'Proper' English is not a luxury 1

September 14, 2007

It is quite pathetic - although, alas, a sign of the times - to find someone holding a university chair in English language who takes fellow academics to task for their alleged views about English when her own grasp of that language is inadequate to understand the views being expressed.

Such is the case of Jennifer Jenkins ("Lashed by the mother tongue", September 7), who accuses me of describing "the English of non-mother-tongue speakers" as "a hotch-potch in which it does not matter how the words are spelt, whether or not singulars are distinguished from plurals, and which syllables are stressed in speech and which are not".

Anyone who takes the trouble to read what I originally wrote ("Mother tongue twisted by drive for global gains", March 30) will find themselves asking whether a person capable of misreporting with this appalling degree of inaccuracy should be holding a university post at all.

This is not the first time Jenkins has distorted what I have written about standards of English. You published a letter on the same subject ("Political or correct", April 6), where she added a gratuitous slur about my presumed ignorance of the processes of linguistic change. I did not reply because I thought it obvious to any intelligent reader that she had missed the point. But I am getting fed up with being target practice for her crude misrepresentations and would like to put the record straight.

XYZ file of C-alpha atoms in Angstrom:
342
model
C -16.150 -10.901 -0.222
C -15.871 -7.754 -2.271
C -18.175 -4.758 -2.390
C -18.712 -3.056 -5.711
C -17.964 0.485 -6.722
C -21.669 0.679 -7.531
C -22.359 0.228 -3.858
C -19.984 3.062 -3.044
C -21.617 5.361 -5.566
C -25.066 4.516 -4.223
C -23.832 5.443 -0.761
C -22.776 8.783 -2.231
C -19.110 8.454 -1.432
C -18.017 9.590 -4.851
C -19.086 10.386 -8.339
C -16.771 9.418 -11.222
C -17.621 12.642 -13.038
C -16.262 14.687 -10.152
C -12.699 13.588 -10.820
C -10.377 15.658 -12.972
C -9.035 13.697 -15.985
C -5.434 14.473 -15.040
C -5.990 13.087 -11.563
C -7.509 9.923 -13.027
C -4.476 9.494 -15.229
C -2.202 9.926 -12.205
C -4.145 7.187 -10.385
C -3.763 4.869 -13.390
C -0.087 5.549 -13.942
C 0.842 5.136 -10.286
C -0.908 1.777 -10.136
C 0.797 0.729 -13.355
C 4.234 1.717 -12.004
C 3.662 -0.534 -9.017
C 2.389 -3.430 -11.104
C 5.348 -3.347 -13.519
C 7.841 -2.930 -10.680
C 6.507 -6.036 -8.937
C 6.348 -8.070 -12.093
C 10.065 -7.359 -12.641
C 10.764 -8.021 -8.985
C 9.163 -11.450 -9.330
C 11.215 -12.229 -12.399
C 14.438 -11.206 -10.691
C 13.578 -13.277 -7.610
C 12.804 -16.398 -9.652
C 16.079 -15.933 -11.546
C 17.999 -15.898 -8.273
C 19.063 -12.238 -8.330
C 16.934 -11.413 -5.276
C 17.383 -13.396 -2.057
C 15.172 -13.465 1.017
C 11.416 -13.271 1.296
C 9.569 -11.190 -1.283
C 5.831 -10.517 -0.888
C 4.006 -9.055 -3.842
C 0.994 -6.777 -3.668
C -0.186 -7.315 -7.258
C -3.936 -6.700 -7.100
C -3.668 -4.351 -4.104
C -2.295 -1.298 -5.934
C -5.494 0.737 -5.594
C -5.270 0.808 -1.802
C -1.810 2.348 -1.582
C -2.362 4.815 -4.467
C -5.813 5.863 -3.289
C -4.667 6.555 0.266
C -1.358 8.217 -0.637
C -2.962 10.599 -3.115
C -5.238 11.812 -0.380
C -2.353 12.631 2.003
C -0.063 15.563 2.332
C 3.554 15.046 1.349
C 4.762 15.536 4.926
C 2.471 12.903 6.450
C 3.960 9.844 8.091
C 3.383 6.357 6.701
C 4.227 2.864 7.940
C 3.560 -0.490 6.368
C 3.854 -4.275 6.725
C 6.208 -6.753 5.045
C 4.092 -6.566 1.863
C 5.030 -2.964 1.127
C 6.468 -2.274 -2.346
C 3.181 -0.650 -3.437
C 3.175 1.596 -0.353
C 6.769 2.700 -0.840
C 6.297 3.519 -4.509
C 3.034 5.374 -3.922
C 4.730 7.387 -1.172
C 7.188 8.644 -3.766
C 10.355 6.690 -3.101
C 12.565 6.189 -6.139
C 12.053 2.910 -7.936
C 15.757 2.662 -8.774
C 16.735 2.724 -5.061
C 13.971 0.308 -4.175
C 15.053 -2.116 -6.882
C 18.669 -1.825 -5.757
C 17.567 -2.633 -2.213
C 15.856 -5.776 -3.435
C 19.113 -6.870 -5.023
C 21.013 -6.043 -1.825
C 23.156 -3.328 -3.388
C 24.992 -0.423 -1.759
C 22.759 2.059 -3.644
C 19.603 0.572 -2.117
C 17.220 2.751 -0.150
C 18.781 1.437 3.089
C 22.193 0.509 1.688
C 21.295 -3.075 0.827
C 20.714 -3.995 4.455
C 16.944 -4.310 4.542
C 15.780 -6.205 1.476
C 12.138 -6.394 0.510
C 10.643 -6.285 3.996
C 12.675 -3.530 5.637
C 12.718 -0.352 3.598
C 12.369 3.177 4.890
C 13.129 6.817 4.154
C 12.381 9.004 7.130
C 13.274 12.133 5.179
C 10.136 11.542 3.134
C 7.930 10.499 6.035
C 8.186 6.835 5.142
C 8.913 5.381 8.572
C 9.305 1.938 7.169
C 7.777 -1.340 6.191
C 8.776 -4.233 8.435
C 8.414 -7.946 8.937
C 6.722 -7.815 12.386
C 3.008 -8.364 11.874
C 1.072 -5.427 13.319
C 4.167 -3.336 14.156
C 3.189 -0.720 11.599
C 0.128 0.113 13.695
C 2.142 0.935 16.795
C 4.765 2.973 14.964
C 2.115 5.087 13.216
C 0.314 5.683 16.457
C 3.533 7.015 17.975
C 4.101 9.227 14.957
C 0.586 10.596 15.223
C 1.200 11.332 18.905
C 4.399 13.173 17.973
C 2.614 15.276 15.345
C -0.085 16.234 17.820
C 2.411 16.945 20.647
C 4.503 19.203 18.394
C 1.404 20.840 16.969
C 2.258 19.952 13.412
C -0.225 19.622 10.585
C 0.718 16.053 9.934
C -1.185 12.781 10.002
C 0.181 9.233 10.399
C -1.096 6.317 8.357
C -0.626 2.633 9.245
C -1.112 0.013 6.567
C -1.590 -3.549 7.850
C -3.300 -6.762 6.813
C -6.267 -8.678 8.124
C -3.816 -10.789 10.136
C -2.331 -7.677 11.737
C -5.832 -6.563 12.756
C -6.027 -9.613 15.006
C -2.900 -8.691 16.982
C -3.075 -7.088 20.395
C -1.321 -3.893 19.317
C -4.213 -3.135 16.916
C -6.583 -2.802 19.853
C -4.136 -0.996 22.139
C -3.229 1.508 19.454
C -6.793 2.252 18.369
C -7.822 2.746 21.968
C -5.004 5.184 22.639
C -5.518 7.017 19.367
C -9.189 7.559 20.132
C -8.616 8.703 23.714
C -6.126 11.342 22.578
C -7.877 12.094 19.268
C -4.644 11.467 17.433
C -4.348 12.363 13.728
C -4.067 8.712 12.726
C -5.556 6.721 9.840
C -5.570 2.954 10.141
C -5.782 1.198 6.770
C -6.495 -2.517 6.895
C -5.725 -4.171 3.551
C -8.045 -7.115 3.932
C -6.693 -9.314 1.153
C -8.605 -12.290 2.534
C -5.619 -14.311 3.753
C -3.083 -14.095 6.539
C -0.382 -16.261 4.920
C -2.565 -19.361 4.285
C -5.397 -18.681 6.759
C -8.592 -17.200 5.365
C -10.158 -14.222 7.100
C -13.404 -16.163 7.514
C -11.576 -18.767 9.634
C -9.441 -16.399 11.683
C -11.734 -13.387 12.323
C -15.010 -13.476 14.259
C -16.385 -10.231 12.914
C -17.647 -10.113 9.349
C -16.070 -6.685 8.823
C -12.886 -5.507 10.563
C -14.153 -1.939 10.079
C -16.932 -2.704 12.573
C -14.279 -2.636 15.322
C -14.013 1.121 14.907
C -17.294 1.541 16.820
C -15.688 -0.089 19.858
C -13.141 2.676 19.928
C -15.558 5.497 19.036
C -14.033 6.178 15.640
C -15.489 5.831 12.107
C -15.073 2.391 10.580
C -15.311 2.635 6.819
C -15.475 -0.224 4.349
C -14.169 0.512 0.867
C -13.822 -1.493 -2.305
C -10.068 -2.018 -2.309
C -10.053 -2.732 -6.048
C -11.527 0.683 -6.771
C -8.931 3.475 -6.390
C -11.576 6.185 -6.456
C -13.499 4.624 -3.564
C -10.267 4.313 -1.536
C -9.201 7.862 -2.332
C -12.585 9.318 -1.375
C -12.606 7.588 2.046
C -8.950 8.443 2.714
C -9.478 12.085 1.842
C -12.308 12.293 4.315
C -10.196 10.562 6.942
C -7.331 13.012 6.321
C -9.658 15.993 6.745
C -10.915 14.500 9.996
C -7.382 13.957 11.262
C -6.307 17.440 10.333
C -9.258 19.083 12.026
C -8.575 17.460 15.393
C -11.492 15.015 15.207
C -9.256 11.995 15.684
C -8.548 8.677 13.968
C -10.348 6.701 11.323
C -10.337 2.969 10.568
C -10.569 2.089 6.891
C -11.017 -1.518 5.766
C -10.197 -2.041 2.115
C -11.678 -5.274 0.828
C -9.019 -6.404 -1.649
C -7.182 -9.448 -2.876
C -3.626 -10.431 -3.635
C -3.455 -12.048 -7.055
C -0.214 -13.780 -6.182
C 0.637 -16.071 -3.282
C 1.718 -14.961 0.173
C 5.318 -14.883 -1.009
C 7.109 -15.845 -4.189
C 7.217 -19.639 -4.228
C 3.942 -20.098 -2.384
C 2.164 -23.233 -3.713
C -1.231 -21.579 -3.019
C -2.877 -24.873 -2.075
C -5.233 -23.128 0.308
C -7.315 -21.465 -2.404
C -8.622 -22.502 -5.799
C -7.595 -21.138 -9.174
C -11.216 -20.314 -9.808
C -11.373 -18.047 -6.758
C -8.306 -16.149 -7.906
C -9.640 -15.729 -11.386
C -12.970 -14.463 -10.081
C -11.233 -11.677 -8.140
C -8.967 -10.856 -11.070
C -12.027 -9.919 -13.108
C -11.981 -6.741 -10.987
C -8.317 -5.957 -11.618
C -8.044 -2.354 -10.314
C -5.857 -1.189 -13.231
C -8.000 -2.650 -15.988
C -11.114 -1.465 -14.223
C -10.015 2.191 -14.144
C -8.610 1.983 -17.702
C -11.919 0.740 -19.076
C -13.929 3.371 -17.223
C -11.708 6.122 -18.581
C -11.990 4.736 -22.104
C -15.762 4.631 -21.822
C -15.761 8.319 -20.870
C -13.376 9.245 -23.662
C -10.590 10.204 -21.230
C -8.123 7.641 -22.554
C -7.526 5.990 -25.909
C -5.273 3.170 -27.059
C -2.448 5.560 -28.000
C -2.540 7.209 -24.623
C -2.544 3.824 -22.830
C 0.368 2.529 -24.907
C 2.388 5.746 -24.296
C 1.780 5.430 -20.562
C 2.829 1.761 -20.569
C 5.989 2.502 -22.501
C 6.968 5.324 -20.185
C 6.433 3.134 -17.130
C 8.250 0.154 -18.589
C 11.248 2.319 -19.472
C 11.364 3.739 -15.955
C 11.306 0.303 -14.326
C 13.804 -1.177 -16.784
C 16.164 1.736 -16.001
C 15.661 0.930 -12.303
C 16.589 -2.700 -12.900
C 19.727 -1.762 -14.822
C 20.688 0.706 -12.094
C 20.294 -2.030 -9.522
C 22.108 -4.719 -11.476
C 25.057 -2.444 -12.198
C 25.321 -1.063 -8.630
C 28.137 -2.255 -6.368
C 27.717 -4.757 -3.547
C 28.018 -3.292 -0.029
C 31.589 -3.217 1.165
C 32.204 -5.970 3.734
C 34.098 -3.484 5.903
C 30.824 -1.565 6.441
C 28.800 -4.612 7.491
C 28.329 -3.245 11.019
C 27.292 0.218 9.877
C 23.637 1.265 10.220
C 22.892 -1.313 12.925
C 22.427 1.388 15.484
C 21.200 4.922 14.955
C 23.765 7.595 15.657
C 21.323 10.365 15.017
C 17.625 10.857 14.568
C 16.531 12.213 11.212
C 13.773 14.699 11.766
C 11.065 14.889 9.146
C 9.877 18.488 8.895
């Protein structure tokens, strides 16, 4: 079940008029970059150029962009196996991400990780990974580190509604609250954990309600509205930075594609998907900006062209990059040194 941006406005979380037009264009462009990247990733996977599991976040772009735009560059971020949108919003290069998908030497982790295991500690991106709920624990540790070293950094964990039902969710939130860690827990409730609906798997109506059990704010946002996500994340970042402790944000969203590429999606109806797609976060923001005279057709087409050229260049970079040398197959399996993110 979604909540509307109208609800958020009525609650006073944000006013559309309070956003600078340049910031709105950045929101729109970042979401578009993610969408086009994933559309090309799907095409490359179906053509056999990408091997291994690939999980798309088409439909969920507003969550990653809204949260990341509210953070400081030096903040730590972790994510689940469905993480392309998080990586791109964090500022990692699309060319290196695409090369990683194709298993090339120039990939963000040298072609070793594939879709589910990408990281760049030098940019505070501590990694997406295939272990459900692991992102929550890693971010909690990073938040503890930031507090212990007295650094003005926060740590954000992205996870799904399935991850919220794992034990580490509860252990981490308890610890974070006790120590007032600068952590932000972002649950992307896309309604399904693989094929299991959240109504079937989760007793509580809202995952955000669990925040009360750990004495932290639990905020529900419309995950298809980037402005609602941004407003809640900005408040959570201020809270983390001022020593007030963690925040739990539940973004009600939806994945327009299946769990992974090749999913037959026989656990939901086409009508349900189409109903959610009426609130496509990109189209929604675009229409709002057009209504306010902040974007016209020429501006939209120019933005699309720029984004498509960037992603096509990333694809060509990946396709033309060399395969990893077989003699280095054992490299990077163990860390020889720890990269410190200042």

I do not hold, and have never expressed, the view Jenkins perversely attributes to me that "any feature of English that differs from a particular native standard variety is an error". Some such features are indeed errors; some are not. But it seems clear that if you are teaching English to a foreign student and fail to point out that there is a rather important difference in form and meaning between singulars and plurals then you are not doing your job and deserve to be sacked - all the more so if you actively or passively encourage them just to ignore that difference. The same goes for the other two points mentioned above.

Jenkins ignores the fact that my article was not about English as a lingua franca - quite a different topic - but about standards of English in English speaking universities. I couldn't care less what kind of English Korean Airlines inflicts on its passengers. What worries me is the kind of situation I have encountered recently at university level where the English of some graduate students is so poor that they cannot grasp whether the lecturer is affirming a proposition or denying it. When that point is reached, it is time someone spoke up and asked what universities think they are doing by admitting students from abroad who are patently not linguistically equipped to follow the courses being offered.

Roy Harris
Oxford

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